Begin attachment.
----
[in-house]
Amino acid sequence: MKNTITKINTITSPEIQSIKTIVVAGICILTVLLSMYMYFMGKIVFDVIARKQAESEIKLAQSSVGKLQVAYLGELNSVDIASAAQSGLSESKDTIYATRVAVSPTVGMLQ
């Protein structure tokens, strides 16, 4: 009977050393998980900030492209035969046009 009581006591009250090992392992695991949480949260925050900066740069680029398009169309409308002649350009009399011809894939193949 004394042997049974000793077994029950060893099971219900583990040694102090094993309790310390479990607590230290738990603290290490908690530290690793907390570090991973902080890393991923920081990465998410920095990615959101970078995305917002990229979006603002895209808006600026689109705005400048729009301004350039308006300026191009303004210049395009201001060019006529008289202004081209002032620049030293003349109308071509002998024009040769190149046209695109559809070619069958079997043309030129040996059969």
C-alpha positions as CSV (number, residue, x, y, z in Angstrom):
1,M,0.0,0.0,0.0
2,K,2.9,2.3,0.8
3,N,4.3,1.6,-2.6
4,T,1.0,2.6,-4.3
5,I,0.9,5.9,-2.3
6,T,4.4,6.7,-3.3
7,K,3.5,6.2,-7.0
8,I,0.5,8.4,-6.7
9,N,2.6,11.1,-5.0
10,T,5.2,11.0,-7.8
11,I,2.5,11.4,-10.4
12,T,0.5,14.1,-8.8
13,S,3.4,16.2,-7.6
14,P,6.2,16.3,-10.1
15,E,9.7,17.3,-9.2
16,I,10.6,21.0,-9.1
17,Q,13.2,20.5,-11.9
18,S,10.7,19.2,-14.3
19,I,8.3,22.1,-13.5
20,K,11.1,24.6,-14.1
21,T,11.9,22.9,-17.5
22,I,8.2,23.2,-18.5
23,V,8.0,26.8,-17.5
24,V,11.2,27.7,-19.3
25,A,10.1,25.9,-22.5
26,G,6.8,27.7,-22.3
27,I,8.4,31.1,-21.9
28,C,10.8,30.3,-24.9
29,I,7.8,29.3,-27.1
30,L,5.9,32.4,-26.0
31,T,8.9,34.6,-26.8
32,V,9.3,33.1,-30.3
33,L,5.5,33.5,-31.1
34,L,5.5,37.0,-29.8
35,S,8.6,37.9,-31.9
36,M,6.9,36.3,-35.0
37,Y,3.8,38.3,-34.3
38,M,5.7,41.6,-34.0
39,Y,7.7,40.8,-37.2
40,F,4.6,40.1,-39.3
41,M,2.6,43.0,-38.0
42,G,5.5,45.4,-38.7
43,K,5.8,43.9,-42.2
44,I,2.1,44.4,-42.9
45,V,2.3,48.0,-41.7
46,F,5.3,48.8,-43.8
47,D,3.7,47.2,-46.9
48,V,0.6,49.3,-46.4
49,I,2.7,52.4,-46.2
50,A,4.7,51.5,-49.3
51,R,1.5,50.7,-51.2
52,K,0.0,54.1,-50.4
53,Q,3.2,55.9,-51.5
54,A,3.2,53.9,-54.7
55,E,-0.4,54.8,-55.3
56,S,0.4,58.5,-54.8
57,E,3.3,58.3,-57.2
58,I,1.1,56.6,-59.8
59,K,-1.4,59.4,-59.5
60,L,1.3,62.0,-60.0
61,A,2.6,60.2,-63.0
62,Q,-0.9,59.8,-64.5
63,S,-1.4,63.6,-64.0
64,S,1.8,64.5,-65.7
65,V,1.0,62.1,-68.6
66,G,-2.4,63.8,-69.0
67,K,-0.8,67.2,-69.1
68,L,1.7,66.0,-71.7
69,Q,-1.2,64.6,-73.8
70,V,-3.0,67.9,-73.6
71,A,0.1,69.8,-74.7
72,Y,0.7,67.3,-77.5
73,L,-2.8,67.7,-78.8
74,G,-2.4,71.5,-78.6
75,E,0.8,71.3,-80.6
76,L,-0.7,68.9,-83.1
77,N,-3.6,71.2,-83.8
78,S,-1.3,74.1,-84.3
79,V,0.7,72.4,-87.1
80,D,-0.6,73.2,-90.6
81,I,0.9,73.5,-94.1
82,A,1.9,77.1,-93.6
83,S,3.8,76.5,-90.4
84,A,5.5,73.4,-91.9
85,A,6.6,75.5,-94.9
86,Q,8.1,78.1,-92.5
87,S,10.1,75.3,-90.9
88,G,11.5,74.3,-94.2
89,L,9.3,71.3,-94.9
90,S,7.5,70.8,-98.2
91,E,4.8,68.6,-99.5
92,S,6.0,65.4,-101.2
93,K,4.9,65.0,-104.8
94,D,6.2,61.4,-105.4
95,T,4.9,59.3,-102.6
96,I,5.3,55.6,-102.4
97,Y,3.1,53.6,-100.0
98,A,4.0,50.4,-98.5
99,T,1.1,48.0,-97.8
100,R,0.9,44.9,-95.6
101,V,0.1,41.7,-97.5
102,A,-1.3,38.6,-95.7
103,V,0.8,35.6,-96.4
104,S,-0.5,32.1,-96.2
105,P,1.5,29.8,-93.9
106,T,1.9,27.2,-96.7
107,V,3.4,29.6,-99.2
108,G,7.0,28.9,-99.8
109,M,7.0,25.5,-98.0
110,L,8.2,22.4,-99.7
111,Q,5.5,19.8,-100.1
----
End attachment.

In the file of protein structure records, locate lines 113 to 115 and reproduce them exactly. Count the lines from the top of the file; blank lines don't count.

109,M,7.0,25.5,-98.0
110,L,8.2,22.4,-99.7
111,Q,5.5,19.8,-100.1